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Preference and usage pattern of mobile medical apps for drug information purposes among hospital pharmacists in Sarawak, Malaysia

BMC Med Inform Decis Mak. 2022 Jul 29;22(1):199. doi: 10.1186/s12911-022-01949-9.


INTRODUCTION: Pharmacists are frequent users of mobile medical apps (MMA) for drug information (DI) and clinical decision-making purposes. However, the wide range of available MMA may be of variable credibility and results in heterogeneous recommendations. The need for subscription may also influence choice of apps.

OBJECTIVE: The objective of this study was to determine the usage pattern of MMA among hospital pharmacists, including their perceptions and factors affecting their choice of apps.

METHODS: This cross-sectional study required respondents to fill in an online questionnaire. The questionnaire included sections on respondents’ demographic data, MMA usage pattern, perceived usefulness and opinion on subscription fees. Items were adapted from available literature and validated locally. It was made accessible for 6 weeks starting November 2019 for all pharmacists working in the 23 public hospitals in Sarawak to response (universal sampling). Collected data were analysed using descriptive and inferential statistics.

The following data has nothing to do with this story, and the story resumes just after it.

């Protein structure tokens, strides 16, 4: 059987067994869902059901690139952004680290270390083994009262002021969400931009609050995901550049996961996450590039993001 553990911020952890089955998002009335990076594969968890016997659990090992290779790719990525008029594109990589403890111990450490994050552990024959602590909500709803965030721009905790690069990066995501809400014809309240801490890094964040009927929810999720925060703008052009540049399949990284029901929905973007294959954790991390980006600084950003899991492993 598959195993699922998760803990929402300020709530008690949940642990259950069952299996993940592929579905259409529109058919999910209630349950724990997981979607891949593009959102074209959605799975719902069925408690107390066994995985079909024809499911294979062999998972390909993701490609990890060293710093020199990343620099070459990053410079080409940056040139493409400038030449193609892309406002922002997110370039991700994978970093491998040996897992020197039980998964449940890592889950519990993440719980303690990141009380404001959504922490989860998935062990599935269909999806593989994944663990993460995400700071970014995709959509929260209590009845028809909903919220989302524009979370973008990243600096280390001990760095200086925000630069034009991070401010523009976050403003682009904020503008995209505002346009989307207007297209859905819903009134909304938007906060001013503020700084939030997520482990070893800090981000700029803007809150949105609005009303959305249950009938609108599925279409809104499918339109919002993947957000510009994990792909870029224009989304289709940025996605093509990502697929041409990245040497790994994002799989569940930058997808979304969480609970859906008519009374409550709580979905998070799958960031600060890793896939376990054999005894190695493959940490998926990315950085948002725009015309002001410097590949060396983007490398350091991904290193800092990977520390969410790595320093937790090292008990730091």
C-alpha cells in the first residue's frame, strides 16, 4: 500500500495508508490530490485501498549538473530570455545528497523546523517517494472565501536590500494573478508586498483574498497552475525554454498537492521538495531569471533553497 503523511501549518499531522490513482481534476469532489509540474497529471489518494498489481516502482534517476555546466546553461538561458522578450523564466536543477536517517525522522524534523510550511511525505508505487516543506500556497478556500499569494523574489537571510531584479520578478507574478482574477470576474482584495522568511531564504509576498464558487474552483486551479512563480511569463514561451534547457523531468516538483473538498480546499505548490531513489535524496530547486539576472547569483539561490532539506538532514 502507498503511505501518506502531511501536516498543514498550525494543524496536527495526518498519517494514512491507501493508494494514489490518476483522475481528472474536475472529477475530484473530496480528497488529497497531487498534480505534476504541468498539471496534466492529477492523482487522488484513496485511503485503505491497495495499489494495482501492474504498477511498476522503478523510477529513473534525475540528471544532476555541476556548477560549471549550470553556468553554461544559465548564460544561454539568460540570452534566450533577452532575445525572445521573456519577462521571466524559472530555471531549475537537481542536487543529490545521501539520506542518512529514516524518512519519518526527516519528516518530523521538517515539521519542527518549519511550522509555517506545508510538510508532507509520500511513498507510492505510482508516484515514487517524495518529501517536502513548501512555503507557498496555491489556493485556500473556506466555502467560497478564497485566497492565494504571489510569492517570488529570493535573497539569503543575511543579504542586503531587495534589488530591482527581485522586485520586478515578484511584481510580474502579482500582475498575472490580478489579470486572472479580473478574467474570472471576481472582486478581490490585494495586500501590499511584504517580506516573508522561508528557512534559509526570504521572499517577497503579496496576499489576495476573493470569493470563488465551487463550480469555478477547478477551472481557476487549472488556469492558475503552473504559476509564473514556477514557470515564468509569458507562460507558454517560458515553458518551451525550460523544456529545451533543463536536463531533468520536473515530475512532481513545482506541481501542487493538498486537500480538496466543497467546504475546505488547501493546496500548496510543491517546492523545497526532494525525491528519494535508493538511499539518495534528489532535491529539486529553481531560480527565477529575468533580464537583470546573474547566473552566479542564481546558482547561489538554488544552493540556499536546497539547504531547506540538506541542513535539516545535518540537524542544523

RESULTS: A response rate of 37.2% was achieved (n = 162). Respondents were heavily reliant on MMA, with 78.4% accessing them multiple times daily. The majority also agreed that MMA contain correct and up-to-date information. A median of 5 apps were downloaded, suggesting an ultimate app catering for all DI needs was lacking. The Malaysian Drug Formulary was the most downloaded app (88.3%), whereas Lexicomp® was the most “well-rounded” in terms of functionality. Clinical pharmacists were significantly more likely to purchase MMA, in particular UpToDate® (p < 0.01) due to their need to access clinical updates. Respondents highly recommended institutional access for either UpToDate® or Lexicomp® be made available. Pre-registration pharmacists should be guided on judicious MMA usage, as they downloaded significantly more apps and were more likely to indicate not knowing which DI recommendation to follow (both p < 0.01).

CONCLUSION: MMA has become an indispensable tool for hospital pharmacists, however there was a tendency to download multiple apps for DI needs. Institutional access can be considered for credible apps identified to ensure accuracy and uniformity of DI recommendations, with purchase decision made after surveying the needs and preferences of end users.

PMID:35906649 | DOI:10.1186/s12911-022-01949-9

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